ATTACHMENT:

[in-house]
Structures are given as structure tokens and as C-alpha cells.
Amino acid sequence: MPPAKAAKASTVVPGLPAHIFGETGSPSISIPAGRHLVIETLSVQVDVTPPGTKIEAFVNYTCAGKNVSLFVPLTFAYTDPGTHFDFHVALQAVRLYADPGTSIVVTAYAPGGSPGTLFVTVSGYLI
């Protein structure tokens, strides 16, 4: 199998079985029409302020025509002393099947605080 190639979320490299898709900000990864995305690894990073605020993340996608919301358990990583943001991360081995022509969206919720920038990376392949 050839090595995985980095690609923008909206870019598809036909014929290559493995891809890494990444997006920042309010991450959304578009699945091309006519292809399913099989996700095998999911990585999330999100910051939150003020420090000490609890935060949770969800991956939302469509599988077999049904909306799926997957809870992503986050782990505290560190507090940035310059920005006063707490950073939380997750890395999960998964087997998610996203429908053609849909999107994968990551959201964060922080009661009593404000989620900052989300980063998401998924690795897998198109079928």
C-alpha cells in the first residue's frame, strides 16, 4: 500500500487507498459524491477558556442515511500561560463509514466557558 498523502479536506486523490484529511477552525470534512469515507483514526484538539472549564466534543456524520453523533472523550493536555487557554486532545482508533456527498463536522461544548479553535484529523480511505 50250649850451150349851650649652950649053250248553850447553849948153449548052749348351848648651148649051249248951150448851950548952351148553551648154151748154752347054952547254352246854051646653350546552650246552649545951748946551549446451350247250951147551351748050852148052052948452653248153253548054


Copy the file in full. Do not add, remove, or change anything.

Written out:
[in-house]
Structures are given as structure tokens and as C-alpha cells.
Amino acid sequence: MPPAKAAKASTVVPGLPAHIFGETGSPSISIPAGRHLVIETLSVQVDVTPPGTKIEAFVNYTCAGKNVSLFVPLTFAYTDPGTHFDFHVALQAVRLYADPGTSIVVTAYAPGGSPGTLFVTVSGYLI
């Protein structure tokens, strides 16, 4: 199998079985029409302020025509002393099947605080 190639979320490299898709900000990864995305690894990073605020993340996608919301358990990583943001991360081995022509969206919720920038990376392949 050839090595995985980095690609923008909206870019598809036909014929290559493995891809890494990444997006920042309010991450959304578009699945091309006519292809399913099989996700095998999911990585999330999100910051939150003020420090000490609890935060949770969800991956939302469509599988077999049904909306799926997957809870992503986050782990505290560190507090940035310059920005006063707490950073939380997750890395999960998964087997998610996203429908053609849909999107994968990551959201964060922080009661009593404000989620900052989300980063998401998924690795897998198109079928």
C-alpha cells in the first residue's frame, strides 16, 4: 500500500487507498459524491477558556442515511500561560463509514466557558 498523502479536506486523490484529511477552525470534512469515507483514526484538539472549564466534543456524520453523533472523550493536555487557554486532545482508533456527498463536522461544548479553535484529523480511505 50250649850451150349851650649652950649053250248553850447553849948153449548052749348351848648651148649051249248951150448851950548952351148553551648154151748154752347054952547254352246854051646653350546552650246552649545951748946551549446451350247250951147551351748050852148052052948452653248153253548054